First, I must point out that, although I have criticised some aspects of
Summerhill, in fact I am a strong supporter of Neill's ideas and of the whole
movement for democracy and freedom in education. I was personally very happy
and Summerhill and I am very glad I went there. It was a wonderful
experience. One of the things that delighted me about Summerhill was the
freedom we had to express our opinions, even when they were directly against
those of Neill himself. There was never the faintest feeling of worry in
going against adult opinion. In other words, at Summerhill, then, there was
genuine freedom of speech, without which other freedoms can hardly exist.
But this very freedom to criticise, which got into my blood at Summerhill,
has since got me into trouble with the "Movement", if I may call it that. On
the Summerhill Discussion Group I have been taken to task for raising issues
that might get into the Press and harm the school, such as illiteracy. One
former pupil and staff member wrote in to say that we should talk on the
Internet as though we were on a railway platform with people all around
listening to us. Others also got all uptight about criticising the school,
saying things like, if you can't say something good, it's better to say
nothing. Talk about timid! The school was portayed as being in a state of
siege with enemies all around, plugging into the Internet and thirsting for
some bit of scandal that could be used against us. So when I talk about a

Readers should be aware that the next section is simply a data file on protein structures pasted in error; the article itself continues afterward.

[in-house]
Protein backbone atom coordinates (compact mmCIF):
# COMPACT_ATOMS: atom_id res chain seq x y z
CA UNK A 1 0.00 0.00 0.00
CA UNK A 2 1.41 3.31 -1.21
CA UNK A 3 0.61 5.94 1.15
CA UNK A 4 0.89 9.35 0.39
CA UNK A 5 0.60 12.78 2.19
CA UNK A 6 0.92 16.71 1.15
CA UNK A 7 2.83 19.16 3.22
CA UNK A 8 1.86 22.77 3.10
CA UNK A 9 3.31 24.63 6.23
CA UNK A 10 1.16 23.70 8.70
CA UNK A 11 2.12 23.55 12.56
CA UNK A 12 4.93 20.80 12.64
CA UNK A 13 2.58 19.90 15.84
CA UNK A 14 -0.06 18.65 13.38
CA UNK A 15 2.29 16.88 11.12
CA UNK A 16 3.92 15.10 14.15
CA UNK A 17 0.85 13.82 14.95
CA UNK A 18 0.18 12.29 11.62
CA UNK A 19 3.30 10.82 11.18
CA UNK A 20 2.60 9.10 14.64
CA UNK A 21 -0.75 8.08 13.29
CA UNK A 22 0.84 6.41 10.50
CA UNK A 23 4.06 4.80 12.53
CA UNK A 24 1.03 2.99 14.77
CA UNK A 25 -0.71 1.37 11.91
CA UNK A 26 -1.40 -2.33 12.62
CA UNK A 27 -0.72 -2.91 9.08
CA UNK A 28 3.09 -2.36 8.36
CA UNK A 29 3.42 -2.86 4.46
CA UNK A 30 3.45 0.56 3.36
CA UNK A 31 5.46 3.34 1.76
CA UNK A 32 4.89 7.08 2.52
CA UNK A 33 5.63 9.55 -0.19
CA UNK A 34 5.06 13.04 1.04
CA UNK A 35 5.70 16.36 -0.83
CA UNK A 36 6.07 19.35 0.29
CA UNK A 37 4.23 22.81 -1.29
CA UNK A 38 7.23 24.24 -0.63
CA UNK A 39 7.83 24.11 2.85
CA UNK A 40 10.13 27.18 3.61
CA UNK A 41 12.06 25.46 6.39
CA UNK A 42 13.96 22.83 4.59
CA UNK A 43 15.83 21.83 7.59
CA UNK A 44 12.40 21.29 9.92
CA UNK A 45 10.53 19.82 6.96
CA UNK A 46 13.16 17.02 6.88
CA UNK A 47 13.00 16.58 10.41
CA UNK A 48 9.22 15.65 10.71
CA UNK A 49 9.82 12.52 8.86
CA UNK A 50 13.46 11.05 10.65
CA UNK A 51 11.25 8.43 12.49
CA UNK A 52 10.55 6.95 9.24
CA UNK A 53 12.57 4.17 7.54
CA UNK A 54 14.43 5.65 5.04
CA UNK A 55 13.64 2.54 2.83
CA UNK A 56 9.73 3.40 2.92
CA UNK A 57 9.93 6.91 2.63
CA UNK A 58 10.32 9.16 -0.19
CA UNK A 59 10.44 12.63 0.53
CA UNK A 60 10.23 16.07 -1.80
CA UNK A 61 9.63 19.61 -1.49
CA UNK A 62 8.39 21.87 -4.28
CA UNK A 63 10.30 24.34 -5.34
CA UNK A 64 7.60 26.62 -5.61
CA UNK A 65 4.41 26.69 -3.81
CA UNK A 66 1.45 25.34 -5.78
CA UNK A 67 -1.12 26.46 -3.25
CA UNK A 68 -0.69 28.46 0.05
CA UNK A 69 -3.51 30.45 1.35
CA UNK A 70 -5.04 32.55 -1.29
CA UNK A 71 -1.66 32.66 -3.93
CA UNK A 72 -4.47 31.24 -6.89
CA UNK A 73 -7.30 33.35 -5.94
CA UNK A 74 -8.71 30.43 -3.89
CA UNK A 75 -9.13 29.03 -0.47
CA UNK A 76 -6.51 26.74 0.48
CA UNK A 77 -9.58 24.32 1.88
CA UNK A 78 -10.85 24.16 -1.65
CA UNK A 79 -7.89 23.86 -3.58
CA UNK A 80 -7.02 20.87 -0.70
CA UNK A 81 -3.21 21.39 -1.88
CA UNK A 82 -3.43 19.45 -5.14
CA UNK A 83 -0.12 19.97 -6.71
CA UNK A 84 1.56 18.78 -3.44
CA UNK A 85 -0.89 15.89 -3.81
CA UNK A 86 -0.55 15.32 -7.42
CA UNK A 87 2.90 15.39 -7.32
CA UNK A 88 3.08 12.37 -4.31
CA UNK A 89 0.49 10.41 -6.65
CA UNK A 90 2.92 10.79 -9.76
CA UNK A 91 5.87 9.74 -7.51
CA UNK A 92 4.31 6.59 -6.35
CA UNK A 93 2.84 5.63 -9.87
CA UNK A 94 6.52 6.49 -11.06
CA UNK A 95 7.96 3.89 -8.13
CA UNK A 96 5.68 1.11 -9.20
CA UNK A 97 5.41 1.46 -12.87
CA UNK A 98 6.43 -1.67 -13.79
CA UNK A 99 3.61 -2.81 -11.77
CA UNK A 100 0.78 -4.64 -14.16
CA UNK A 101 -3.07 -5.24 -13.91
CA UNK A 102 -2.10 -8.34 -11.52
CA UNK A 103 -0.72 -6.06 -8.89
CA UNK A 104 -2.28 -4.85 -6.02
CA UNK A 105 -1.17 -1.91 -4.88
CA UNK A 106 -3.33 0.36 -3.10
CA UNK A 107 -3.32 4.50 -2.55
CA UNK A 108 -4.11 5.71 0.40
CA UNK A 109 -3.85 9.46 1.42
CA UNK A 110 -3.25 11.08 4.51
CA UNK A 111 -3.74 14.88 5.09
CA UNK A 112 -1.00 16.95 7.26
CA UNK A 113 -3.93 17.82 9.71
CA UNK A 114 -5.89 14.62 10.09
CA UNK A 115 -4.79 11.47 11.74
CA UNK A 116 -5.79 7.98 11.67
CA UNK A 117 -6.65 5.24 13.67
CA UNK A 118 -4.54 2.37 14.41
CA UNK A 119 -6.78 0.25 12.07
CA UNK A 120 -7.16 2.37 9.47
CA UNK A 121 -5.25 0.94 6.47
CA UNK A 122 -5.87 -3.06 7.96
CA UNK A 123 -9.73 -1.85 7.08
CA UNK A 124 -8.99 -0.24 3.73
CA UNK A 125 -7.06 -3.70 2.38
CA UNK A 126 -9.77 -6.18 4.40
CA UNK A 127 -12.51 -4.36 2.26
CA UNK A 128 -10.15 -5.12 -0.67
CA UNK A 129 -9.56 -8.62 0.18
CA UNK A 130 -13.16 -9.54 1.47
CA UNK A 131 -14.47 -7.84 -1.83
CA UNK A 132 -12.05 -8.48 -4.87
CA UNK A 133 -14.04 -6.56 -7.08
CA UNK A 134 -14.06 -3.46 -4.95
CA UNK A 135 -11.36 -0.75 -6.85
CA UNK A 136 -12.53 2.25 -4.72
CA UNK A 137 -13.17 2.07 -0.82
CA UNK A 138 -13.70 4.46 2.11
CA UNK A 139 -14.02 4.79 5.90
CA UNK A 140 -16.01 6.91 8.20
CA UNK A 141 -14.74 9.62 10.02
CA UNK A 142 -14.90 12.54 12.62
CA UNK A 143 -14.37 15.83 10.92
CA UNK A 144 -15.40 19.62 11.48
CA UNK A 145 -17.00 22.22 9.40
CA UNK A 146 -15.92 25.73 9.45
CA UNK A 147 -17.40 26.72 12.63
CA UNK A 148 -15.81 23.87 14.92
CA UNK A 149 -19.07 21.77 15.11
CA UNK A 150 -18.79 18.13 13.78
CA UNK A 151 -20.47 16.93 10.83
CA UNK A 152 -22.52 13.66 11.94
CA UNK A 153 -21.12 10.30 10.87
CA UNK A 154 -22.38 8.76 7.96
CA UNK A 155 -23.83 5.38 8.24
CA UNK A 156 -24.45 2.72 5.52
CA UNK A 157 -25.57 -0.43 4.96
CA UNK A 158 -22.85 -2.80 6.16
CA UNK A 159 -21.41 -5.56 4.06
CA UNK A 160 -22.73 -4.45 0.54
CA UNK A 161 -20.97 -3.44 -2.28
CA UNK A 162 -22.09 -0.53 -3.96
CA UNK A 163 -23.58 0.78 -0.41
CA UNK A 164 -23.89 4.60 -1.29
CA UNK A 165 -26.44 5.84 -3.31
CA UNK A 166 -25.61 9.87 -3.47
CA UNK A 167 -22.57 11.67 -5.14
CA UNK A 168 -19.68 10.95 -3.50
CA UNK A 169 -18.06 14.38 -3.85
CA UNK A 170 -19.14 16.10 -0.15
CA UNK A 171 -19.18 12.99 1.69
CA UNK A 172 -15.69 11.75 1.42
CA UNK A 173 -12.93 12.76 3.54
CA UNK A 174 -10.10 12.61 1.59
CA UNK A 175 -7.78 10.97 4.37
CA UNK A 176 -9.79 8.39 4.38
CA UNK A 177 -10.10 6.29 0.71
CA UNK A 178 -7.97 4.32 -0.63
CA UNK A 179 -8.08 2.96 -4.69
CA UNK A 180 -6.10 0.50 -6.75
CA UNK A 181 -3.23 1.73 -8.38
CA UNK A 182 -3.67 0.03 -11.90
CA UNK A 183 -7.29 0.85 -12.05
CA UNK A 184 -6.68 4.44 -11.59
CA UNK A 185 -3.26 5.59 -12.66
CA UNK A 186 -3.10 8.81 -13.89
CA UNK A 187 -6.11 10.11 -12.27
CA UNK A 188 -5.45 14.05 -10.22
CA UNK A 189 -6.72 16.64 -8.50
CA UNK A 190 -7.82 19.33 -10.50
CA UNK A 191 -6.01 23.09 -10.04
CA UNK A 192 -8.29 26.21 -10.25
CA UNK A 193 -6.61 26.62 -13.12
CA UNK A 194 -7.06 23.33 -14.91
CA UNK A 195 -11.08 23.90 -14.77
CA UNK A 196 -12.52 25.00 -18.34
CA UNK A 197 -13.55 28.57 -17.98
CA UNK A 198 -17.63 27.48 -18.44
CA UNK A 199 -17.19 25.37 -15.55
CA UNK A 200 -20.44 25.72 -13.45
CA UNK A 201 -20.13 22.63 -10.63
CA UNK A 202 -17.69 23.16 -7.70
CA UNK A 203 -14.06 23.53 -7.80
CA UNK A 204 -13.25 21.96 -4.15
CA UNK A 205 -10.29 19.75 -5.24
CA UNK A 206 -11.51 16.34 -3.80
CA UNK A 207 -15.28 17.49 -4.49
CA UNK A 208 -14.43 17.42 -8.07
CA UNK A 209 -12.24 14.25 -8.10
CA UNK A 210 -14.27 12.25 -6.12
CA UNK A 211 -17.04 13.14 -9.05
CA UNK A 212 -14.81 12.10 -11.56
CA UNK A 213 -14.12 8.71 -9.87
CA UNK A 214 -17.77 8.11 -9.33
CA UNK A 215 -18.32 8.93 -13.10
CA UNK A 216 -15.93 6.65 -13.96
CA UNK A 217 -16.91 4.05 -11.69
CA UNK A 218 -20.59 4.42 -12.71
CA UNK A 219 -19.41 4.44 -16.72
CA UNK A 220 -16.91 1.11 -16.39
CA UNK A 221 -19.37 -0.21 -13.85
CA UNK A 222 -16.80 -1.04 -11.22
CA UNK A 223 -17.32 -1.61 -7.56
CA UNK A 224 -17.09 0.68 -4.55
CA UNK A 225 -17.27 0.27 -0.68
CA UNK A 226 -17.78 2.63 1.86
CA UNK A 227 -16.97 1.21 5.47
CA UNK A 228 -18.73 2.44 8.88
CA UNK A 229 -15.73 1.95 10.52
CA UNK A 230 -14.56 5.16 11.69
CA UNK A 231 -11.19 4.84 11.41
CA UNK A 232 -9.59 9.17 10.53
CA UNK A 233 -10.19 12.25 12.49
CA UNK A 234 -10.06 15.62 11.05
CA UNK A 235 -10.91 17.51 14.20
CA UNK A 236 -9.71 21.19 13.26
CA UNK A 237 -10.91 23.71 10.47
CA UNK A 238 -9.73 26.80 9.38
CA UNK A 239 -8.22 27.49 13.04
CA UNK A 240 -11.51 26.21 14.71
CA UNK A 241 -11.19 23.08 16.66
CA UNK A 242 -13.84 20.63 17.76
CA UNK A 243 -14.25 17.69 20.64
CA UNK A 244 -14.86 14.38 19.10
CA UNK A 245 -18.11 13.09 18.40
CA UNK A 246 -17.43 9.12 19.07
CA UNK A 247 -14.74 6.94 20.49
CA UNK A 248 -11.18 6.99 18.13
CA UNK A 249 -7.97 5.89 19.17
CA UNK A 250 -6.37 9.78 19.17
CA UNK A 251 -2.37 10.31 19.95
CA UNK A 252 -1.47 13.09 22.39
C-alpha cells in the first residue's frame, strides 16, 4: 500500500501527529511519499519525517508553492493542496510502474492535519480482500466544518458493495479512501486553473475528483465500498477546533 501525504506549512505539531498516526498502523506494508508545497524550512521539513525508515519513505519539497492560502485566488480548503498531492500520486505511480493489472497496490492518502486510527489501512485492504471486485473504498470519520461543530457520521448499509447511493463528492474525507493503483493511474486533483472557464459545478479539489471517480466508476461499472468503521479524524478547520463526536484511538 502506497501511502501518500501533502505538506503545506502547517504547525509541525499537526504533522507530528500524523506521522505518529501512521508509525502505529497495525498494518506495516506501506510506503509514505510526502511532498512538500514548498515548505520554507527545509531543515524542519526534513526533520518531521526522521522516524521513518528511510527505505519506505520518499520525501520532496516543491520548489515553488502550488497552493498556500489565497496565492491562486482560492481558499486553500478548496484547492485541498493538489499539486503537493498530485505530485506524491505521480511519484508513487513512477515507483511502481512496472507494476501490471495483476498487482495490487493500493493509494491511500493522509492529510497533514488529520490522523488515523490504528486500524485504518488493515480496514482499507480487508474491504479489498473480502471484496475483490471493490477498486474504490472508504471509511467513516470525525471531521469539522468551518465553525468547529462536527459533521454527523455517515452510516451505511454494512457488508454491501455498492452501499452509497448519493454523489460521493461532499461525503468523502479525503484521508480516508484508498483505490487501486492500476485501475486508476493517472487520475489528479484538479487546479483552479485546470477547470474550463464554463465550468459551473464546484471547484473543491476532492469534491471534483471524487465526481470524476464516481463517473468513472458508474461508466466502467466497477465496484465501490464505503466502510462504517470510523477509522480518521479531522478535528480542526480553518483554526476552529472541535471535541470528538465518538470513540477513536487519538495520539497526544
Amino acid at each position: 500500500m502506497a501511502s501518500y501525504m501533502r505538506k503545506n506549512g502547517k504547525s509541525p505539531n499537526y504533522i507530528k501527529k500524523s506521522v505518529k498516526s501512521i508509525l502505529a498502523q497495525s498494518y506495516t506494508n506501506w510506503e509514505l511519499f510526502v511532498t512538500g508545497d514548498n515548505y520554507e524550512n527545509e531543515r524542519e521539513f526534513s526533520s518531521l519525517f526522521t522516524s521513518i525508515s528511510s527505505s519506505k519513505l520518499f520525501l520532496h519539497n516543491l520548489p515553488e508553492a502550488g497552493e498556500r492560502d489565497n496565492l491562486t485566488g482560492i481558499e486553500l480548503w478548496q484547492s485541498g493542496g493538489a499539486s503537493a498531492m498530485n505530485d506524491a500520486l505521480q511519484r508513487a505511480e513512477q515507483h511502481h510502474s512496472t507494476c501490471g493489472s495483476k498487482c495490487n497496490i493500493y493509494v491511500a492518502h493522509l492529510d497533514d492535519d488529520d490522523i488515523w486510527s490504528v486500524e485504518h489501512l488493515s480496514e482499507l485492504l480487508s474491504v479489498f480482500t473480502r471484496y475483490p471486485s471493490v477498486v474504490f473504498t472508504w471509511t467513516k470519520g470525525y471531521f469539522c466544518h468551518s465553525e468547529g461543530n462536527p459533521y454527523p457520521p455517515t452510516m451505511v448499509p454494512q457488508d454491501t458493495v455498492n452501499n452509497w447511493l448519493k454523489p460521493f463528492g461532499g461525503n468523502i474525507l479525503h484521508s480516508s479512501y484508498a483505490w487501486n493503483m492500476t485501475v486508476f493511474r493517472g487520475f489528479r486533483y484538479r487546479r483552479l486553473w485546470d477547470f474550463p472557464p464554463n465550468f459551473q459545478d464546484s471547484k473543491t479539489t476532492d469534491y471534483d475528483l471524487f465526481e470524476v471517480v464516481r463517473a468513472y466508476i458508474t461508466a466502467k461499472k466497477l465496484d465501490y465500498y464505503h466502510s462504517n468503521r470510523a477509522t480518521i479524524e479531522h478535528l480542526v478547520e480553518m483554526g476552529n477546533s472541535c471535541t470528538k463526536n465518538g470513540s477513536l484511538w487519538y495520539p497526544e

cult atmosphere developing I don't think I am so wrong. Jesus said "He who
is not with us is agaisnt us", or something like that. I was also told that
I didn't know what I was talking about and that I would need to spend many
months at the school to understand it. Of course, this ignored the fact that
I spent six years of my life at the school and should have some idea of the
place. Here is another aspect of cult - the initiation of believers into the
Sacred Mysteries, and the exclusion of "outsiders" which was another term
used in this discussion. Incidentally, there are also the Sacred Writings,
and we have been exhorted to read those on this List, and we have been told
that we really cannot comment without reading the Scriptures. I must say,
that I tried very hard to read the Sacred Writings of Neill, but I found that
they were so far removed from what actually went on at the school that I
could not be bothered with them. In general I find that the discussions on
the Sudbury List are too theoretical, and, for all I know, equally removed
Now, I have not, by the way, criticised the Sudbury model. In fact, by
implication, I praised it, when I said that at Summerhill the pupils do not
choose the staff whereas at Sudbury they do, and I made it clear that I
thought the pupils should choose the staff.
I really think that hostility to criticism, which is based on the idea that
anyone who criticises is an enemy, is very harmful. Progress is often made
as a result of criticism, whether fair or unfair (both are useful).
Conversely, a lack of criticism leads to stagnation and decline.
Finally, my remarks about underpaid staff were made from the point of view of
a pupil, whereas most of the replies to this point have been made from the
point of view of staff, or at least supporters, and often from what seems to
me to be a very doctrinaire, theoretical point of view. I was pointing out
the practical results of some of the more extreme practices, such as standing
aside when kids are not becoming literate, and letting them go out into the
world, in effect, crippled. This in my opinion is irresponsible, and
criminally so. The idea that they will in some magical way, "catch up"
later, is, to my knowledge, simply not true, except in a very few cases. I
agree with the principle of non-compulsion in education, but I do not agree
with a hands-off attitude, which amounts to indifference and neglect.
It is vital that the "Movement" should willingly and enthusiastically accept
criticism, both from enemies and supporters.